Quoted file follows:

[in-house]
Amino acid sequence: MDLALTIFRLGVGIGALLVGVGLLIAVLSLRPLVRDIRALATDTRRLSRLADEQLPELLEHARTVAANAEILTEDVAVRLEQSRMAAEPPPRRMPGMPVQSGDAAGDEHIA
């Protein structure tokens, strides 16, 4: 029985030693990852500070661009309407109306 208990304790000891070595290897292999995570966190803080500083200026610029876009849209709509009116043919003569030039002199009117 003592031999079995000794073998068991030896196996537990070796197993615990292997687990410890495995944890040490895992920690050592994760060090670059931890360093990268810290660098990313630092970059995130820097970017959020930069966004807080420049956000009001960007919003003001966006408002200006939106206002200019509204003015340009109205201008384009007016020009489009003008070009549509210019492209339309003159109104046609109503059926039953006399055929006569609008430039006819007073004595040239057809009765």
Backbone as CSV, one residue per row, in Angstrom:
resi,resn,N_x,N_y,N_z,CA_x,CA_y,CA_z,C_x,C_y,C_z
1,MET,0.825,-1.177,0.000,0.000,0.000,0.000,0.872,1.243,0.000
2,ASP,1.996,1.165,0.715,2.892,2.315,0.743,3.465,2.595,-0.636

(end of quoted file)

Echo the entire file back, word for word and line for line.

[in-house]
Amino acid sequence: MDLALTIFRLGVGIGALLVGVGLLIAVLSLRPLVRDIRALATDTRRLSRLADEQLPELLEHARTVAANAEILTEDVAVRLEQSRMAAEPPPRRMPGMPVQSGDAAGDEHIA
């Protein structure tokens, strides 16, 4: 029985030693990852500070661009309407109306 208990304790000891070595290897292999995570966190803080500083200026610029876009849209709509009116043919003569030039002199009117 003592031999079995000794073998068991030896196996537990070796197993615990292997687990410890495995944890040490895992920690050592994760060090670059931890360093990268810290660098990313630092970059995130820097970017959020930069966004807080420049956000009001960007919003003001966006408002200006939106206002200019509204003015340009109205201008384009007016020009489009003008070009549509210019492209339309003159109104046609109503059926039953006399055929006569609008430039006819007073004595040239057809009765």
Backbone as CSV, one residue per row, in Angstrom:
resi,resn,N_x,N_y,N_z,CA_x,CA_y,CA_z,C_x,C_y,C_z
1,MET,0.825,-1.177,0.000,0.000,0.000,0.000,0.872,1.243,0.000
2,ASP,1.996,1.165,0.715,2.892,2.315,0.743,3.465,2.595,-0.636